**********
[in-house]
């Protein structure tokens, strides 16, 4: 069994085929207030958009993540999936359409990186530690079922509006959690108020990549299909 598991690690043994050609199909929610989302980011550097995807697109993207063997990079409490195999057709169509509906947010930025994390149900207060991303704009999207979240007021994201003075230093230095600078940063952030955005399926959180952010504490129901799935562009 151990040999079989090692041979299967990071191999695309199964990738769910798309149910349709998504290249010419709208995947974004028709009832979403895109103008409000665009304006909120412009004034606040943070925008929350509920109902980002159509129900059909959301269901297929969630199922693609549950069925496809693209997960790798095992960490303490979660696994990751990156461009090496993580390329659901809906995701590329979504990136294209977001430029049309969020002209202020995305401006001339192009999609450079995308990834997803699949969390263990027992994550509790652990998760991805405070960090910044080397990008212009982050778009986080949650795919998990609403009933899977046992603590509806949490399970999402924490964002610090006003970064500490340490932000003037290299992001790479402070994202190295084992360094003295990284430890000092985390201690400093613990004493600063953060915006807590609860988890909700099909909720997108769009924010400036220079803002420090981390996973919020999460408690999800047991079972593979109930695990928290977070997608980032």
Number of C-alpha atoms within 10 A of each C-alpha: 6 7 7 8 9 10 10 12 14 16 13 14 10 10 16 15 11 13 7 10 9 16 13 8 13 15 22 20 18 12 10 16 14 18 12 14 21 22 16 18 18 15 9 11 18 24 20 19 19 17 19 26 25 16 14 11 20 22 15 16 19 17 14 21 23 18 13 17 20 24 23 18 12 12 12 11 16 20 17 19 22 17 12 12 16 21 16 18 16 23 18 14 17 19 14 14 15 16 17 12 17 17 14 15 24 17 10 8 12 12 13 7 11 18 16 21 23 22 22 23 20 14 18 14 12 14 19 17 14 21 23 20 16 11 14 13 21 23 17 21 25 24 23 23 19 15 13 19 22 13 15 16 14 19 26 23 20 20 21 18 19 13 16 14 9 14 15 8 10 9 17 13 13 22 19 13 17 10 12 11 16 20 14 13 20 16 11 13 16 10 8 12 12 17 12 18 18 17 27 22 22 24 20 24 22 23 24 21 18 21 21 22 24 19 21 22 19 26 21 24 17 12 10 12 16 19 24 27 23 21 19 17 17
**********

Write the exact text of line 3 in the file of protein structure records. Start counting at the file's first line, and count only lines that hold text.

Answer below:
Number of C-alpha atoms within 10 A of each C-alpha: 6 7 7 8 9 10 10 12 14 16 13 14 10 10 16 15 11 13 7 10 9 16 13 8 13 15 22 20 18 12 10 16 14 18 12 14 21 22 16 18 18 15 9 11 18 24 20 19 19 17 19 26 25 16 14 11 20 22 15 16 19 17 14 21 23 18 13 17 20 24 23 18 12 12 12 11 16 20 17 19 22 17 12 12 16 21 16 18 16 23 18 14 17 19 14 14 15 16 17 12 17 17 14 15 24 17 10 8 12 12 13 7 11 18 16 21 23 22 22 23 20 14 18 14 12 14 19 17 14 21 23 20 16 11 14 13 21 23 17 21 25 24 23 23 19 15 13 19 22 13 15 16 14 19 26 23 20 20 21 18 19 13 16 14 9 14 15 8 10 9 17 13 13 22 19 13 17 10 12 11 16 20 14 13 20 16 11 13 16 10 8 12 12 17 12 18 18 17 27 22 22 24 20 24 22 23 24 21 18 21 21 22 24 19 21 22 19 26 21 24 17 12 10 12 16 19 24 27 23 21 19 17 17